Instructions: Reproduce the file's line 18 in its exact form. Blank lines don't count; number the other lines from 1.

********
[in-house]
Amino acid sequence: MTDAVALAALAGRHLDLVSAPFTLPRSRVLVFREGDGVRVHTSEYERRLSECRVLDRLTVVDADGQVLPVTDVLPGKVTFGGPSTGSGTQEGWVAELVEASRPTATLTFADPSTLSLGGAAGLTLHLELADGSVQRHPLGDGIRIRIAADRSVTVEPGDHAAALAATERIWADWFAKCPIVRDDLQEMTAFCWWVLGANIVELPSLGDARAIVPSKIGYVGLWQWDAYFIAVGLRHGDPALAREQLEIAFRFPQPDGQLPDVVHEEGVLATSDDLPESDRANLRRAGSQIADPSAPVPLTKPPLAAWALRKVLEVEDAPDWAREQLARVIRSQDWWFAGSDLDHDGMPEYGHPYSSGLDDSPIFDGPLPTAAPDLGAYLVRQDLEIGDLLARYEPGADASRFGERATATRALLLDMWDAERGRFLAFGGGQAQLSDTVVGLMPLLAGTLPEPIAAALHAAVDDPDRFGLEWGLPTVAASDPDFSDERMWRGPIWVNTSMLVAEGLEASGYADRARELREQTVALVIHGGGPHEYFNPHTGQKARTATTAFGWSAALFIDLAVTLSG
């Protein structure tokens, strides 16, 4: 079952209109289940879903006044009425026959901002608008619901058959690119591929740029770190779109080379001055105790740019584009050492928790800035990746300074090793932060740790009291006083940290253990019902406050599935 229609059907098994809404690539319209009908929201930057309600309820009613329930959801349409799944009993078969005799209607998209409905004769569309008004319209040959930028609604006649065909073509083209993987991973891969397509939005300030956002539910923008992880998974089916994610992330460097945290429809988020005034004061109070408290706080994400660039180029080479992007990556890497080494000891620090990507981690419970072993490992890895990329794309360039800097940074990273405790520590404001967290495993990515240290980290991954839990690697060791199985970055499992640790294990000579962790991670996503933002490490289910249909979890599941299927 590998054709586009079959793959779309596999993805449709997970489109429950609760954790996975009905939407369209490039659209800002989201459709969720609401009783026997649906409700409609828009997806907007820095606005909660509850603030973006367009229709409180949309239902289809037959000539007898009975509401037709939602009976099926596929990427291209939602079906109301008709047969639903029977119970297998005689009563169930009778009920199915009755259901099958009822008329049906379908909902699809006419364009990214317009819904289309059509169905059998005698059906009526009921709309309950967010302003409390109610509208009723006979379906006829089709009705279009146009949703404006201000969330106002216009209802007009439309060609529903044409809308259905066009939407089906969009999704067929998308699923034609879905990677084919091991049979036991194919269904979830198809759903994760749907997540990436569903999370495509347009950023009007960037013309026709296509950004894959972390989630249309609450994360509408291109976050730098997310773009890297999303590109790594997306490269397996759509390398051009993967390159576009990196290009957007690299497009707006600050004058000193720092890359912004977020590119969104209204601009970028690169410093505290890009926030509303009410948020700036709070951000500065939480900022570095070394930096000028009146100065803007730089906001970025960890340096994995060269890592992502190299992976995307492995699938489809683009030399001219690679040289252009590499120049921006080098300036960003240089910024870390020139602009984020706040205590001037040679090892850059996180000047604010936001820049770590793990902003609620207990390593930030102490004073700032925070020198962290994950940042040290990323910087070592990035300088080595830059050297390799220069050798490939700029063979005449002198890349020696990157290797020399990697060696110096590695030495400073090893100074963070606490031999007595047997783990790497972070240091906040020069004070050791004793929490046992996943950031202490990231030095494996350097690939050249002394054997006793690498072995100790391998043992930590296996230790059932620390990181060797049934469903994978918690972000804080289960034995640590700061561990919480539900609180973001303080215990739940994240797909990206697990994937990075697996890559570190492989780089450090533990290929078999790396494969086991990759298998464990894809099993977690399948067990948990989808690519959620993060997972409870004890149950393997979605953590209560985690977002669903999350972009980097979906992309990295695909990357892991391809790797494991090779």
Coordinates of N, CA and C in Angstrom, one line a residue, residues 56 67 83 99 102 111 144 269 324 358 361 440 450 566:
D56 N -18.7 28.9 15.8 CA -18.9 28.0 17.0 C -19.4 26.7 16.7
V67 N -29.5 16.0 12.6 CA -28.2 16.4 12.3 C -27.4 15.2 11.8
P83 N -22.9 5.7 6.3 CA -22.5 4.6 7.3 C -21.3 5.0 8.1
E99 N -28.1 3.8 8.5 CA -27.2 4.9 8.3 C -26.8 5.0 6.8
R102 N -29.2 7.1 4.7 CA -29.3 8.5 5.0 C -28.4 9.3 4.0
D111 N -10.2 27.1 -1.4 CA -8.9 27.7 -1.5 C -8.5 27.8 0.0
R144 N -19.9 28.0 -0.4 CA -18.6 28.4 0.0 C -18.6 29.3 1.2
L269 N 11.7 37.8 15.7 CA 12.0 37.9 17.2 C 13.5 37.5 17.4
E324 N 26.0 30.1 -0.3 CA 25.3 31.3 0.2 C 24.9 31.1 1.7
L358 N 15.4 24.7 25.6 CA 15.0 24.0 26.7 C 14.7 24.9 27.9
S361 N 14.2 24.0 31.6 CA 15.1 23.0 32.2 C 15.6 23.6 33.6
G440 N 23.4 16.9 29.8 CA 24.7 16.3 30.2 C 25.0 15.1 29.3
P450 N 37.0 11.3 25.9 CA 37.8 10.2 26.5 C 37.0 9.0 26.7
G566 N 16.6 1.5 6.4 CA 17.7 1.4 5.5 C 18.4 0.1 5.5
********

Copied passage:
G566 N 16.6 1.5 6.4 CA 17.7 1.4 5.5 C 18.4 0.1 5.5